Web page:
Go in the right direction.
Setting the fan's blades to spin counter-clockwise can help you feel cooler by creating a cool breeze. The U.S. Department of Energy reports that when using a ceiling fan and air conditioning unit simultaneously, you can raise your thermostat setting by 4 degrees with no change in comfort.
Upgrade your bulbs.
ENERGY STAR certified LED light bulbs use up to 90% less energy than incandescent bulbs, and come in a variety of types to fit every fixture. They also emit less heat, helping to maximize your comfort. Get yours for as low as $0.95 at DCSEU participating retailers.
Remember to turn it off.
Turn fans on only when you’re home and using the rooms in which they’re located. Ceiling fans don’t cool rooms; they cool your skin through a wind-chill effect. Leaving a ceiling fan on unattended will only add to energy waste.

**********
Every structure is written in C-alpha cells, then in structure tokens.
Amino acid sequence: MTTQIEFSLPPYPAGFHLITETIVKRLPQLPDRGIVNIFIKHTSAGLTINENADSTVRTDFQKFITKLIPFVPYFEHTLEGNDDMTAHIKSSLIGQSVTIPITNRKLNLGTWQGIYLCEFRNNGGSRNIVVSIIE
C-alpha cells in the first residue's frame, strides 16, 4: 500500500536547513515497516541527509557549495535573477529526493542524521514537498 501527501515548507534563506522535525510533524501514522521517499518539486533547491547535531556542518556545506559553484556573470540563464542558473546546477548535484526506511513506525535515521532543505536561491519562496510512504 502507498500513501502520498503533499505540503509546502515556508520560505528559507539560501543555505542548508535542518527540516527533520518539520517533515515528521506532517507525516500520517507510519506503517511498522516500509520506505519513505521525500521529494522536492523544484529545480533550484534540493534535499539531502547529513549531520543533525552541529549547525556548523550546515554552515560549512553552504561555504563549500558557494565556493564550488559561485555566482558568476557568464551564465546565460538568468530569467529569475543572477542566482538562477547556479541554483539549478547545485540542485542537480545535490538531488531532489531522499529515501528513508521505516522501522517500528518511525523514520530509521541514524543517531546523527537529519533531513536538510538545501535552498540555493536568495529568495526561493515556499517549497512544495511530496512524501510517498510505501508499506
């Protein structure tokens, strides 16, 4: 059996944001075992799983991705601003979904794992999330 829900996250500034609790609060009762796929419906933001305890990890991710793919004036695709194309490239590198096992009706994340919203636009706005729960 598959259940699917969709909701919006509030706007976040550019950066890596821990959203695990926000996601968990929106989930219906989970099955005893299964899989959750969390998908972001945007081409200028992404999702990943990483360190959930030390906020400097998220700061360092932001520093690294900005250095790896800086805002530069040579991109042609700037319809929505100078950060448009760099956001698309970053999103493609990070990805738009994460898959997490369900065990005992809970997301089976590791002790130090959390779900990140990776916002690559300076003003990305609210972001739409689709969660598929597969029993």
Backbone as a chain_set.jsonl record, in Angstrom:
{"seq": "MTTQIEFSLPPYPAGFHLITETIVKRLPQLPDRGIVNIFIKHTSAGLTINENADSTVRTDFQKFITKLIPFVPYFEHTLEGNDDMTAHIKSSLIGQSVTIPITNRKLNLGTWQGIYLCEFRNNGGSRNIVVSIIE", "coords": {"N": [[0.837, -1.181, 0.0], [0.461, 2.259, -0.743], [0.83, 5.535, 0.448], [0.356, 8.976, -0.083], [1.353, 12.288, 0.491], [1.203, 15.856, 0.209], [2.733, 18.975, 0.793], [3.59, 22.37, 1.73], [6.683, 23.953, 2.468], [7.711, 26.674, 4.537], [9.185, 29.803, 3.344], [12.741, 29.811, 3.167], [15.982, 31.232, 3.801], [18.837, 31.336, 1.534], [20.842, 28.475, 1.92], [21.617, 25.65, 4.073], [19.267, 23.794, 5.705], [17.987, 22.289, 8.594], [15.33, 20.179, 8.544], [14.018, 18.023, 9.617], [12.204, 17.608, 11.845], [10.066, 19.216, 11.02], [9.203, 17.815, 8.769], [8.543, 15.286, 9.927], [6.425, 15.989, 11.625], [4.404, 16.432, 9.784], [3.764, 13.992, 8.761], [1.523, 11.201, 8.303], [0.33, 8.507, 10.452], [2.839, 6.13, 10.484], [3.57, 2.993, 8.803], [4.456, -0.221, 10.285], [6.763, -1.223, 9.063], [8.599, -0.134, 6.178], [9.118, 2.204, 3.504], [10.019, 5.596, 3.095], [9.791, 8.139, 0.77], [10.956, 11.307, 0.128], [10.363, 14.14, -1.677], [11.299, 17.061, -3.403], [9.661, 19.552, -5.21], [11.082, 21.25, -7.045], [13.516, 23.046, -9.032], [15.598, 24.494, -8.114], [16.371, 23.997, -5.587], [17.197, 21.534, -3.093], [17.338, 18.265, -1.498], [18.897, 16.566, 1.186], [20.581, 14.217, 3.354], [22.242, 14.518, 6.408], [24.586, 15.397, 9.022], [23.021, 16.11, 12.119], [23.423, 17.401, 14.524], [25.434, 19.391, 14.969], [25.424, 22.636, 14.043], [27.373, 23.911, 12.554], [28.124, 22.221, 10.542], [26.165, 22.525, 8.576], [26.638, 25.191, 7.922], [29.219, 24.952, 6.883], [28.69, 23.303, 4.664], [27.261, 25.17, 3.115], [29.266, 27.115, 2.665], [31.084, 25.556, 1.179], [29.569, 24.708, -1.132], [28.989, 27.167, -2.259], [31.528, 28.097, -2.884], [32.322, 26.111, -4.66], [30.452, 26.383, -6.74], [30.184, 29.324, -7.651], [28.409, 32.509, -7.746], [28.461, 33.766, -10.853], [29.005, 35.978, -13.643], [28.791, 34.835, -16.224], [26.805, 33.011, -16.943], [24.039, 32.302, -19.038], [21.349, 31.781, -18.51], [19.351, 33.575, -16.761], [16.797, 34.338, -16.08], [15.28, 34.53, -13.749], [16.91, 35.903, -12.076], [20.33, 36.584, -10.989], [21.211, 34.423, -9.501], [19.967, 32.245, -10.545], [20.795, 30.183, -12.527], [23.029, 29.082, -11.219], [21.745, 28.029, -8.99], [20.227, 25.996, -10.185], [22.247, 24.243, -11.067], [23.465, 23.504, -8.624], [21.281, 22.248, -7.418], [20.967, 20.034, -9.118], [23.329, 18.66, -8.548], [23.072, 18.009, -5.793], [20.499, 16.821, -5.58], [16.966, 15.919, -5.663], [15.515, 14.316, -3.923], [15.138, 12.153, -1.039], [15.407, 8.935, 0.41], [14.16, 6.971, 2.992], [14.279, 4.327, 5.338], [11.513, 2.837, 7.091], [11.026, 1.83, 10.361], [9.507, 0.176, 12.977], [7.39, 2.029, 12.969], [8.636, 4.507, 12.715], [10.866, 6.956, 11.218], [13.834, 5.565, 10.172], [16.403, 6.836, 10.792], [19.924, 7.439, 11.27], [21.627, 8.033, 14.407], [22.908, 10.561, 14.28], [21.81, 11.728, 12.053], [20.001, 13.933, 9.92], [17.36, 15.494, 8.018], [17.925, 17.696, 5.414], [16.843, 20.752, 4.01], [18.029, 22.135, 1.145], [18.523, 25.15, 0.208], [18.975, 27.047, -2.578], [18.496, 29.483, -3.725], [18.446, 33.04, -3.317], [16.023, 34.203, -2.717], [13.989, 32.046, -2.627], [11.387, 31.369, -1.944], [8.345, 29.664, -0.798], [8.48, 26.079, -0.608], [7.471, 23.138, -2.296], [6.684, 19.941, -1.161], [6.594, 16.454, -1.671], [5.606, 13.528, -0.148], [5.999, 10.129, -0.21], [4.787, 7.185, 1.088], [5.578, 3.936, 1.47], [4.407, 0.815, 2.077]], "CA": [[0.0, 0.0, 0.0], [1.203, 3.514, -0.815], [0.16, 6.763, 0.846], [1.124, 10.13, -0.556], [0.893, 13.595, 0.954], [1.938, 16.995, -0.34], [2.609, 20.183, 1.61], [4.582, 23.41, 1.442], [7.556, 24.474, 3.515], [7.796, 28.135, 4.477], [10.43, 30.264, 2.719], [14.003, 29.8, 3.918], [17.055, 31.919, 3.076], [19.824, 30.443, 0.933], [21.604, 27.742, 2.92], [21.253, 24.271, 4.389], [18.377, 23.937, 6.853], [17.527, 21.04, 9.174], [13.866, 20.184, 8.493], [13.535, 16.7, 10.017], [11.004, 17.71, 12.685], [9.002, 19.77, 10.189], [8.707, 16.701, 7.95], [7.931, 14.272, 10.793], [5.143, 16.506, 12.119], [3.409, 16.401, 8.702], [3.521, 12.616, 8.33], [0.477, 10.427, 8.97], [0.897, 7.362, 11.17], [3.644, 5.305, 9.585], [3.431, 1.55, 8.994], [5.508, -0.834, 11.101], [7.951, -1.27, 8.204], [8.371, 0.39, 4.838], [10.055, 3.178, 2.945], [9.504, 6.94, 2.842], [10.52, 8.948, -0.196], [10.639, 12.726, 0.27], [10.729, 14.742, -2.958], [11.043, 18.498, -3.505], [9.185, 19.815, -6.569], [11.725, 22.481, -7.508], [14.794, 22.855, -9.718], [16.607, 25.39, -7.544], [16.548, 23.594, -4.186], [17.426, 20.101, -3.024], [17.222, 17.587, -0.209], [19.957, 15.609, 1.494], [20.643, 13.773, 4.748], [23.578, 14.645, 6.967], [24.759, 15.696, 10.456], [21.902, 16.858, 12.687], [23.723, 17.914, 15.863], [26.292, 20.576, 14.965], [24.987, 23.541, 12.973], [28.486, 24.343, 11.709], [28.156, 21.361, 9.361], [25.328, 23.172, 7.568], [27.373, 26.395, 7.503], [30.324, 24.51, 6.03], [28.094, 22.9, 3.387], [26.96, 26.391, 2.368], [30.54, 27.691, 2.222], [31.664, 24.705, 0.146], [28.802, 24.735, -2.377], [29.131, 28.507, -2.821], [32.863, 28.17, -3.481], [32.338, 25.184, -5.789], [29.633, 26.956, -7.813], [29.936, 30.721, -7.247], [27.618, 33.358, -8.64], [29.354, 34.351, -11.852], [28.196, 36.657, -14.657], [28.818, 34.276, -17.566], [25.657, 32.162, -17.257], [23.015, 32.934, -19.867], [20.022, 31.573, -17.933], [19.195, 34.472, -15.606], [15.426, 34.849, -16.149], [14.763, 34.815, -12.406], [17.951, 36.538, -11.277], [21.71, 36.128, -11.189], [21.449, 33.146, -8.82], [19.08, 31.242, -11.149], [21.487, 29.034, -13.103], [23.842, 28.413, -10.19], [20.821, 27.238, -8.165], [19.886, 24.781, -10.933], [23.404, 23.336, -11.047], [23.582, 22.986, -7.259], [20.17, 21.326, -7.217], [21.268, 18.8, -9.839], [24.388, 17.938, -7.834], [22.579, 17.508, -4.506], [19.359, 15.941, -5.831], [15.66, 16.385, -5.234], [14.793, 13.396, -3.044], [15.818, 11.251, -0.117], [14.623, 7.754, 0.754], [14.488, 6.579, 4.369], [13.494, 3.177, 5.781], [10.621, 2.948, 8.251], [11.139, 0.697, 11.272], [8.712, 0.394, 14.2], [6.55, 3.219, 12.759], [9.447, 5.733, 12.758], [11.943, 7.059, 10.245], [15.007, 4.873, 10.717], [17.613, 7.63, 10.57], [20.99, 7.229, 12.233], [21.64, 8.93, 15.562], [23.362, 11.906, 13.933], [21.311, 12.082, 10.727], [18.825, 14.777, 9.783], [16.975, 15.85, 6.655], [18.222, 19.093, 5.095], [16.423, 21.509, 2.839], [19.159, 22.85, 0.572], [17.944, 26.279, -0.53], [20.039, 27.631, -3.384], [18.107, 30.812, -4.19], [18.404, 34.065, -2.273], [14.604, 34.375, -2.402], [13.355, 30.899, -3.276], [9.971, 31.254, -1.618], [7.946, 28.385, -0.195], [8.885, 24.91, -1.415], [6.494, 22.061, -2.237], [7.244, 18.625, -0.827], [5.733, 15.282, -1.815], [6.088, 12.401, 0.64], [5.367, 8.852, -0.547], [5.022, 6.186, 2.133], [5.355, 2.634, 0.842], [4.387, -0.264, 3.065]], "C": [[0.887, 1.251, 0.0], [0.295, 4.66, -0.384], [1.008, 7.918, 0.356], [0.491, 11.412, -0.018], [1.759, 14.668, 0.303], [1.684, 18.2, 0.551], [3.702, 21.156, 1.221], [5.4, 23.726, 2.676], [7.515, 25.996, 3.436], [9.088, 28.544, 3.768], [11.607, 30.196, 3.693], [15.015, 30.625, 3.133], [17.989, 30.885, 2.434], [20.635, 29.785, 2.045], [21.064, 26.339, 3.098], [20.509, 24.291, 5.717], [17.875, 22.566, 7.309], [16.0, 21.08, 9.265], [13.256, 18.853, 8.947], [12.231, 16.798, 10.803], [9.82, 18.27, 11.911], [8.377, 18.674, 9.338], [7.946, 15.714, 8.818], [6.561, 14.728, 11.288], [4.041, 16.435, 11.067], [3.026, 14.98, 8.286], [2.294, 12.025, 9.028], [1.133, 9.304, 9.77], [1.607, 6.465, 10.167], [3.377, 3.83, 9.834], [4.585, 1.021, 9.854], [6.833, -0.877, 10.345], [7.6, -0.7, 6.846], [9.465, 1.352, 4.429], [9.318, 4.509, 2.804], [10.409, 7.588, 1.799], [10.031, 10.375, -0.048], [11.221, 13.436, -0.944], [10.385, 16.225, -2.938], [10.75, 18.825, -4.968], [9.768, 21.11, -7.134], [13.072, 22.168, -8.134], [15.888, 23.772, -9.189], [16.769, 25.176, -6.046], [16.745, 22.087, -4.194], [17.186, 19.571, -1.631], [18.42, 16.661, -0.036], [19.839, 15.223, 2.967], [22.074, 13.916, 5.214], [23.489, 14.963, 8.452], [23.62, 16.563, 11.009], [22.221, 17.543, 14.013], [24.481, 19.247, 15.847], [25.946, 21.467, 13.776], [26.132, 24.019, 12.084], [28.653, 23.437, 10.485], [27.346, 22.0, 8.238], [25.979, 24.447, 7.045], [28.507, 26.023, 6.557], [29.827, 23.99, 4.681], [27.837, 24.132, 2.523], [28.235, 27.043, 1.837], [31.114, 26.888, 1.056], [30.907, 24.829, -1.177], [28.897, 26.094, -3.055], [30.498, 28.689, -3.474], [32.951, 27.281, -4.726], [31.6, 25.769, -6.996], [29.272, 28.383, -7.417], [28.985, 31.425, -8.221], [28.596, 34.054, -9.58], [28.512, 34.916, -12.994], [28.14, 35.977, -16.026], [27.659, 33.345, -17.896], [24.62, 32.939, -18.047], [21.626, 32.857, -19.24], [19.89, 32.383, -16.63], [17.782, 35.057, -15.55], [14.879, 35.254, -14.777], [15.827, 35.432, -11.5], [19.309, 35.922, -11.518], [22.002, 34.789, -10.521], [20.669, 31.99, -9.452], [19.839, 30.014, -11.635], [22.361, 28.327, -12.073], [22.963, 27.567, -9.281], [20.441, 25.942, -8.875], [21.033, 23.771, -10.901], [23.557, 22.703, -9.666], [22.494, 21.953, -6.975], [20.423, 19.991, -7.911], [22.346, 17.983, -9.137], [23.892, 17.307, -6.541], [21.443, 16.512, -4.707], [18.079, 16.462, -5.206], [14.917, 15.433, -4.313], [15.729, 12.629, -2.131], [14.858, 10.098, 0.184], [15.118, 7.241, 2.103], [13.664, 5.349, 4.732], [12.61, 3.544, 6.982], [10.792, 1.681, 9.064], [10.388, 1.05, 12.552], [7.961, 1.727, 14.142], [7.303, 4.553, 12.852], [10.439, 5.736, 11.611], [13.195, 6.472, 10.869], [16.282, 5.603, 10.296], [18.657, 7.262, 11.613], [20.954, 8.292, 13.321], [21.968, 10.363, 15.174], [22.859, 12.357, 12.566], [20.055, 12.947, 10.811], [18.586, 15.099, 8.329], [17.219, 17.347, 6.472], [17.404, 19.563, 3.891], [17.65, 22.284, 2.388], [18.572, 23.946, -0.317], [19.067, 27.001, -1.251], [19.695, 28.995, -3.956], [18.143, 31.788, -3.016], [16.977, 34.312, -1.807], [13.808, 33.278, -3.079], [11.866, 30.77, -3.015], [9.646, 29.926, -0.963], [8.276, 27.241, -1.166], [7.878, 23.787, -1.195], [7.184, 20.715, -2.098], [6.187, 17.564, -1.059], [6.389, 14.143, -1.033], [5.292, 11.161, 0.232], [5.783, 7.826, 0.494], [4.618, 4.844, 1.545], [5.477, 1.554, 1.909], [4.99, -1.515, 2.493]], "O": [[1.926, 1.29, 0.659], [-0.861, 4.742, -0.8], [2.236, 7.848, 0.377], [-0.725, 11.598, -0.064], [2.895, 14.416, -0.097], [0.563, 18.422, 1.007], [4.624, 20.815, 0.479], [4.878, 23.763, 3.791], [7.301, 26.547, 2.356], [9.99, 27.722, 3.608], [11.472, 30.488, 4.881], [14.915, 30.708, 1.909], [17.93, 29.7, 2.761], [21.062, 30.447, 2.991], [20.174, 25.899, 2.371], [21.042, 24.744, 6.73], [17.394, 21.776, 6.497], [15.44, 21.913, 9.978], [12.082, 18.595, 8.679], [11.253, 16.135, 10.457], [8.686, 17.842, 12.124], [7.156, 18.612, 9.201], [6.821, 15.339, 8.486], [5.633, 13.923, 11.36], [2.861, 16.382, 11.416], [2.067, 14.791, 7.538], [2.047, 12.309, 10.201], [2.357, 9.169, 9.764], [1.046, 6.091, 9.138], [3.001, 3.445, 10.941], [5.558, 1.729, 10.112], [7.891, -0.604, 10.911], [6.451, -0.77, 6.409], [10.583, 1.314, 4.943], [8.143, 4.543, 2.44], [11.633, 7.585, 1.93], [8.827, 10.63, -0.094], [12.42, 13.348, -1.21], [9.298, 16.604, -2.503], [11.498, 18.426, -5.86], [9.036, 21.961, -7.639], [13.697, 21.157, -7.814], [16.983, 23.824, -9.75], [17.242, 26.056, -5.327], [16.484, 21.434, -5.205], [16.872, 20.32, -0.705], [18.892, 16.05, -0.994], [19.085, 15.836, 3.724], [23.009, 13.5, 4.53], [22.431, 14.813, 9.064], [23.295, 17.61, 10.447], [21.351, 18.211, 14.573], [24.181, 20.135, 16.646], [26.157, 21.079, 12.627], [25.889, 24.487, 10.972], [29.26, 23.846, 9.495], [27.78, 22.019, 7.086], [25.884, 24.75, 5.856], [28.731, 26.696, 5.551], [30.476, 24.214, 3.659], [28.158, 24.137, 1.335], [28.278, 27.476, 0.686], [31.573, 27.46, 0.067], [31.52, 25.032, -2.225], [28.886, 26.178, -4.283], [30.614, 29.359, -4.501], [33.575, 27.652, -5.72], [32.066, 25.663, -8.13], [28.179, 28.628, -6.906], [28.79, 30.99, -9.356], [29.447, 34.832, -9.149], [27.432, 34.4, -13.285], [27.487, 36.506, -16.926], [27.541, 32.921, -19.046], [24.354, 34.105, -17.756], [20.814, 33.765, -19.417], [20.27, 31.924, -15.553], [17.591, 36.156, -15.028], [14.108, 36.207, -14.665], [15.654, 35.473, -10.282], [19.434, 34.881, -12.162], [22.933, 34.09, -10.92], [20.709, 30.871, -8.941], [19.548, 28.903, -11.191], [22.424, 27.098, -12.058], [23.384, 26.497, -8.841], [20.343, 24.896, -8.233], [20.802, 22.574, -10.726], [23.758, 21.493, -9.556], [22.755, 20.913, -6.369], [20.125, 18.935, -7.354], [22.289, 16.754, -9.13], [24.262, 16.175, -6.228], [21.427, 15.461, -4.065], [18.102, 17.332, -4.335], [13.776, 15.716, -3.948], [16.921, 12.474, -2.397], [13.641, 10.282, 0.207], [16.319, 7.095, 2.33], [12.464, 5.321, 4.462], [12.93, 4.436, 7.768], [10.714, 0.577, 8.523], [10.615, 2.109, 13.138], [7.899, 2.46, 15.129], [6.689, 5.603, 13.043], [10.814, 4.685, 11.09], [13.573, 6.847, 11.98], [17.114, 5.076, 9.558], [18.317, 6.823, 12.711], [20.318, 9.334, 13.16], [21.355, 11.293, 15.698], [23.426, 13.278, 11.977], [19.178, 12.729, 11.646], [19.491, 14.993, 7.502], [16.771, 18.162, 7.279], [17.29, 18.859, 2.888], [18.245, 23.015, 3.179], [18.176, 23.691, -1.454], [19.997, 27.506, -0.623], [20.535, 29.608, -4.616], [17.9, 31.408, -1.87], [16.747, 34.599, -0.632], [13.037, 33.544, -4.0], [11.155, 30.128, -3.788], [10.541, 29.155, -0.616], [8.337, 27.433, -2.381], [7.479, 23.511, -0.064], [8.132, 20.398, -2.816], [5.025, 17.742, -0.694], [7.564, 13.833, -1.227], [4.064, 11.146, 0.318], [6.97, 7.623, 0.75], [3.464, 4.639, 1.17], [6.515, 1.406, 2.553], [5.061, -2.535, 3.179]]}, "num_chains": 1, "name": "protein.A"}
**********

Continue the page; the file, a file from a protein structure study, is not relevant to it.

Choose the right fan for your space.
If you're buying a new ceiling fan, make sure the size of the fan is appropriate for the room — otherwise, you’ll pay more for the fan itself and use more energy than necessary to power it. A 44-inch fan is most common, and is about right for an average-sized bedroom or kitchen. A bigger, 50- to 54-inch fan is better suited to large living rooms or great rooms. For a small bedroom, a 36- to 40-inch fan should suffice.
Look for the ENERGY STAR.
When it comes time to replace or add a new ceiling fan, don't forget to look for the ENERGY STAR label. ENERGY STAR certified ceiling fans/light combination units are 60% more efficient than conventional ceiling fan/light units. Improved motors and blade designs ensure these models deliver exceptional features, while using less energy.